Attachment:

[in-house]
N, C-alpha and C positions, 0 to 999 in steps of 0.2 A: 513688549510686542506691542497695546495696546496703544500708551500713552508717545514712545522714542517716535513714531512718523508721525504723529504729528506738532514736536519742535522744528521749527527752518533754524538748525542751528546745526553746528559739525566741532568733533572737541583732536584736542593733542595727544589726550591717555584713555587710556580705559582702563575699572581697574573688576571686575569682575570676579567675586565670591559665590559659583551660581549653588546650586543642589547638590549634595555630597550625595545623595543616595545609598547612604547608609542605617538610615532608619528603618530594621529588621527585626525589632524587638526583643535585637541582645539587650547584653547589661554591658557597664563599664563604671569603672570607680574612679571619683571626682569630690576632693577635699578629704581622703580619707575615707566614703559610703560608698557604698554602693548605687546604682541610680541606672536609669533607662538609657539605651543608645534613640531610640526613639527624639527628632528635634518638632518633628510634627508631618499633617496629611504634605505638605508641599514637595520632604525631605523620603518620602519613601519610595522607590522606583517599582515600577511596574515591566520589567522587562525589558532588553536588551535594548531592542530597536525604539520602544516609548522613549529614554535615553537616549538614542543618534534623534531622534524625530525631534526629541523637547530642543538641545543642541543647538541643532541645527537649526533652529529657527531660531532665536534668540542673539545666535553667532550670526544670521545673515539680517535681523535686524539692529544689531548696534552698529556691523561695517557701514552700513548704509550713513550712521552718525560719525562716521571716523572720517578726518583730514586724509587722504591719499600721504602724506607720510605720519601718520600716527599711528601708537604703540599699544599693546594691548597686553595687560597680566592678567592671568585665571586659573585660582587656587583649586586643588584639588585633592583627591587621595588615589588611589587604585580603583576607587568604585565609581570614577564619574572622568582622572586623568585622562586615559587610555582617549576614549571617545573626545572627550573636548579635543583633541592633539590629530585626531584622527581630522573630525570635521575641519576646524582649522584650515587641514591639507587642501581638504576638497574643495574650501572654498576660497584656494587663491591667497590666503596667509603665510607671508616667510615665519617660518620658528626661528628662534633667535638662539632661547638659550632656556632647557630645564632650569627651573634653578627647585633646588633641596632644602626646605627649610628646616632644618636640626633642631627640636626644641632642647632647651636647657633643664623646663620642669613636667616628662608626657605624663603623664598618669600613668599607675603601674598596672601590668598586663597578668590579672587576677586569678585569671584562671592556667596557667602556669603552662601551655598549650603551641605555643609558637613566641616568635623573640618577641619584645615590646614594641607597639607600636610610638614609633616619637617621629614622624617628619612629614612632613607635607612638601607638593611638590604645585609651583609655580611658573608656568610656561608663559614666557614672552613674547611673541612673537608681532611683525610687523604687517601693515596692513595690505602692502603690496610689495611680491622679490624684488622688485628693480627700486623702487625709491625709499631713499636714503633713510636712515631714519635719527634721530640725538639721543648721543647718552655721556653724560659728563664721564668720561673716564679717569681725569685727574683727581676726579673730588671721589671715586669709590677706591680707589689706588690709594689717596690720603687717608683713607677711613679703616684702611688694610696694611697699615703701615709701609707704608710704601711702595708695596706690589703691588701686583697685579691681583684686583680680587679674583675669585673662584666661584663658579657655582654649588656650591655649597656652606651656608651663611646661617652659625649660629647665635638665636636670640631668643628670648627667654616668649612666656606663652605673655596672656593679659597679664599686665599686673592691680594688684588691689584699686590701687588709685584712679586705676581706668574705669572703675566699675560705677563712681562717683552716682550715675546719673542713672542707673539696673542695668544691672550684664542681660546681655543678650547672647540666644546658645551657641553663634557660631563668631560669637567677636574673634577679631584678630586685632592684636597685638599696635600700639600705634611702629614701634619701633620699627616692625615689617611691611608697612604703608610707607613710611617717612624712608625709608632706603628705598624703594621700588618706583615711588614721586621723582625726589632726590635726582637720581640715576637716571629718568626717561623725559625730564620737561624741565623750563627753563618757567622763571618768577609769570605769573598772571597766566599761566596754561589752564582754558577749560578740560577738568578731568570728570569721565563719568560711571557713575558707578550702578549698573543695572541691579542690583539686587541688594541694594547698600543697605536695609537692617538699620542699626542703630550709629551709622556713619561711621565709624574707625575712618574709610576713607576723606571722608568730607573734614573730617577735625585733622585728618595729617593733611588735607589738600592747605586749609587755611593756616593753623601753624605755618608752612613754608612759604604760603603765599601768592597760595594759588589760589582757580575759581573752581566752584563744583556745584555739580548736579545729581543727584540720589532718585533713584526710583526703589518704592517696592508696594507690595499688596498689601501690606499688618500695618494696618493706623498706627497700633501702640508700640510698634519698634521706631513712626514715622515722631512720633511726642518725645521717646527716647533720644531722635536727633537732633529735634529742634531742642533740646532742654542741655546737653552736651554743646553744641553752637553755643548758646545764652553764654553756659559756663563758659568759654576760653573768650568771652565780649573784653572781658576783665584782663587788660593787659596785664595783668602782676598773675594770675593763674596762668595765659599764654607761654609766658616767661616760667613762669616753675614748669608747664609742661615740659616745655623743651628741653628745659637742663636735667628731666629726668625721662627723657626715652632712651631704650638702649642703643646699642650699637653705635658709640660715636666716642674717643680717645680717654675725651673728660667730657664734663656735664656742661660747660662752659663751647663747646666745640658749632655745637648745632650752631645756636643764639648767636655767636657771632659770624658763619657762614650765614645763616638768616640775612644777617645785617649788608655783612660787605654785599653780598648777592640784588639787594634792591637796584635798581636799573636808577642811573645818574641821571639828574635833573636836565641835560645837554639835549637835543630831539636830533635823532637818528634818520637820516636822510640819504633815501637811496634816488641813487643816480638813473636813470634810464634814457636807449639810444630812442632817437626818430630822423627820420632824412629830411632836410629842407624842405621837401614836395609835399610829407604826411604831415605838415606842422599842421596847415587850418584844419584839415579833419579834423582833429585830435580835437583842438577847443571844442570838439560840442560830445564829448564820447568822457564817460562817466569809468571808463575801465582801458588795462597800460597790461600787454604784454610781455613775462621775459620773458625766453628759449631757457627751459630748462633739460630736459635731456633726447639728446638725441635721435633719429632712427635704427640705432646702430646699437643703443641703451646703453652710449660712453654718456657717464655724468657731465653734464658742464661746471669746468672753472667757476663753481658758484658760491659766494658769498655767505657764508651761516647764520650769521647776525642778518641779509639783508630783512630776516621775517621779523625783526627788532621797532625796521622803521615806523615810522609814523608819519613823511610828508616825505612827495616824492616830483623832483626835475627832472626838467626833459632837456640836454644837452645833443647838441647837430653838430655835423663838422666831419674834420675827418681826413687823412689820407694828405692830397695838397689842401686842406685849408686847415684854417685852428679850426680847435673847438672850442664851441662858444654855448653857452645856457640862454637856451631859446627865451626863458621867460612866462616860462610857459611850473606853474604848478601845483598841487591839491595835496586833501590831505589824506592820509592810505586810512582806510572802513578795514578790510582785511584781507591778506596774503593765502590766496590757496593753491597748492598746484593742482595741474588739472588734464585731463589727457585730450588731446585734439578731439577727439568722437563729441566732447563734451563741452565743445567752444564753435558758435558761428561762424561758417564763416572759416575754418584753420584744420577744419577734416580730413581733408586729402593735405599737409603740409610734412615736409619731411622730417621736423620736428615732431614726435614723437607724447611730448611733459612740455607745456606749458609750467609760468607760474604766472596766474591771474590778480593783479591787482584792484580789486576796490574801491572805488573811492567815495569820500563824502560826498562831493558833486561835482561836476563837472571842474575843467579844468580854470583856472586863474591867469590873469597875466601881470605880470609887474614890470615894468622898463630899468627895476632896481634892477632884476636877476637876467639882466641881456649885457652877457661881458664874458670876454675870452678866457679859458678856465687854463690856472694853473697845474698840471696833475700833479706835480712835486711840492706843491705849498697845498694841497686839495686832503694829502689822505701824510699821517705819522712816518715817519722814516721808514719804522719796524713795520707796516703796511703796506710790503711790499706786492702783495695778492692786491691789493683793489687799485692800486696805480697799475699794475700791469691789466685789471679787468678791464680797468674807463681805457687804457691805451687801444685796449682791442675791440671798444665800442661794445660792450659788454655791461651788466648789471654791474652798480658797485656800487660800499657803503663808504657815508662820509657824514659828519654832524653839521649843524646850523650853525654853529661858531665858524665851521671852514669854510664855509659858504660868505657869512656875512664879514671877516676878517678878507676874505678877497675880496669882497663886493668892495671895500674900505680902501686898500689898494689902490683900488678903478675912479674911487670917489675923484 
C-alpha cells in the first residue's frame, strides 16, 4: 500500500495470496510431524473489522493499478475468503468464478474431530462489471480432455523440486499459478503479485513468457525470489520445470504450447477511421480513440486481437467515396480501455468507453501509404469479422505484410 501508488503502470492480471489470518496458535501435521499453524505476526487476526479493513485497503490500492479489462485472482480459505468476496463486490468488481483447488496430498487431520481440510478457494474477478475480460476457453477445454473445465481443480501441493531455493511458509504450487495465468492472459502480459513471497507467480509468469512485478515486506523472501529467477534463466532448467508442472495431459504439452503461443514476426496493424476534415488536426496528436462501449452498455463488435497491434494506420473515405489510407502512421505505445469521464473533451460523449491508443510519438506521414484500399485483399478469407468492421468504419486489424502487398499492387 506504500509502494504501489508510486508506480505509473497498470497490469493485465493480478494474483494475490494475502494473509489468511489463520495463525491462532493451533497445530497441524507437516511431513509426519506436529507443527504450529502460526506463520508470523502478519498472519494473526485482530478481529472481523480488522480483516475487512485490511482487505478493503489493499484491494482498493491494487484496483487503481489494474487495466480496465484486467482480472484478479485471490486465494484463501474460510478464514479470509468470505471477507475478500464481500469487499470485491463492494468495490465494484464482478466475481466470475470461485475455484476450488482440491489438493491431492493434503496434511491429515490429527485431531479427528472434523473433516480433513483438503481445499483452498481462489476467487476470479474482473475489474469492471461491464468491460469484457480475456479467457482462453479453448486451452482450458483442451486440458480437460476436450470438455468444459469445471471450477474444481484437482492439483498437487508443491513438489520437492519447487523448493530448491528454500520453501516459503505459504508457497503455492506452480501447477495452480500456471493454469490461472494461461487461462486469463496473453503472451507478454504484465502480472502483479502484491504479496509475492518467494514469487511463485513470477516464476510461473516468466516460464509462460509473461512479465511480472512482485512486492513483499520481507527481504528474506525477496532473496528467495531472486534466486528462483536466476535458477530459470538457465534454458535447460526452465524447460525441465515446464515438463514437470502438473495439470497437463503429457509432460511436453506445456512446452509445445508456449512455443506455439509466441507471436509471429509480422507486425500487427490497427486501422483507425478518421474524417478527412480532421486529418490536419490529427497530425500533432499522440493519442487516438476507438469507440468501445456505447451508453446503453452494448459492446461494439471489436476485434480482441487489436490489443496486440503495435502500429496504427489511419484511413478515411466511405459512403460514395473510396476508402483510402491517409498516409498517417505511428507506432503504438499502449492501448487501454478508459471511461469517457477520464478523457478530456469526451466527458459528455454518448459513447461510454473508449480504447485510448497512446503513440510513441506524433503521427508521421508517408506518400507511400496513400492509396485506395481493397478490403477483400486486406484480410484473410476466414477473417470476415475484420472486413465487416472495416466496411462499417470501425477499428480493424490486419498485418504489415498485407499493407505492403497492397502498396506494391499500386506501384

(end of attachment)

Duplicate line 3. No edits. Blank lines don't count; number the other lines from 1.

C-alpha cells in the first residue's frame, strides 16, 4: 500500500495470496510431524473489522493499478475468503468464478474431530462489471480432455523440486499459478503479485513468457525470489520445470504450447477511421480513440486481437467515396480501455468507453501509404469479422505484410 501508488503502470492480471489470518496458535501435521499453524505476526487476526479493513485497503490500492479489462485472482480459505468476496463486490468488481483447488496430498487431520481440510478457494474477478475480460476457453477445454473445465481443480501441493531455493511458509504450487495465468492472459502480459513471497507467480509468469512485478515486506523472501529467477534463466532448467508442472495431459504439452503461443514476426496493424476534415488536426496528436462501449452498455463488435497491434494506420473515405489510407502512421505505445469521464473533451460523449491508443510519438506521414484500399485483399478469407468492421468504419486489424502487398499492387 506504500509502494504501489508510486508506480505509473497498470497490469493485465493480478494474483494475490494475502494473509489468511489463520495463525491462532493451533497445530497441524507437516511431513509426519506436529507443527504450529502460526506463520508470523502478519498472519494473526485482530478481529472481523480488522480483516475487512485490511482487505478493503489493499484491494482498493491494487484496483487503481489494474487495466480496465484486467482480472484478479485471490486465494484463501474460510478464514479470509468470505471477507475478500464481500469487499470485491463492494468495490465494484464482478466475481466470475470461485475455484476450488482440491489438493491431492493434503496434511491429515490429527485431531479427528472434523473433516480433513483438503481445499483452498481462489476467487476470479474482473475489474469492471461491464468491460469484457480475456479467457482462453479453448486451452482450458483442451486440458480437460476436450470438455468444459469445471471450477474444481484437482492439483498437487508443491513438489520437492519447487523448493530448491528454500520453501516459503505459504508457497503455492506452480501447477495452480500456471493454469490461472494461461487461462486469463496473453503472451507478454504484465502480472502483479502484491504479496509475492518467494514469487511463485513470477516464476510461473516468466516460464509462460509473461512479465511480472512482485512486492513483499520481507527481504528474506525477496532473496528467495531472486534466486528462483536466476535458477530459470538457465534454458535447460526452465524447460525441465515446464515438463514437470502438473495439470497437463503429457509432460511436453506445456512446452509445445508456449512455443506455439509466441507471436509471429509480422507486425500487427490497427486501422483507425478518421474524417478527412480532421486529418490536419490529427497530425500533432499522440493519442487516438476507438469507440468501445456505447451508453446503453452494448459492446461494439471489436476485434480482441487489436490489443496486440503495435502500429496504427489511419484511413478515411466511405459512403460514395473510396476508402483510402491517409498516409498517417505511428507506432503504438499502449492501448487501454478508459471511461469517457477520464478523457478530456469526451466527458459528455454518448459513447461510454473508449480504447485510448497512446503513440510513441506524433503521427508521421508517408506518400507511400496513400492509396485506395481493397478490403477483400486486406484480410484473410476466414477473417470476415475484420472486413465487416472495416466496411462499417470501425477499428480493424490486419498485418504489415498485407499493407505492403497492397502498396506494391499500386506501384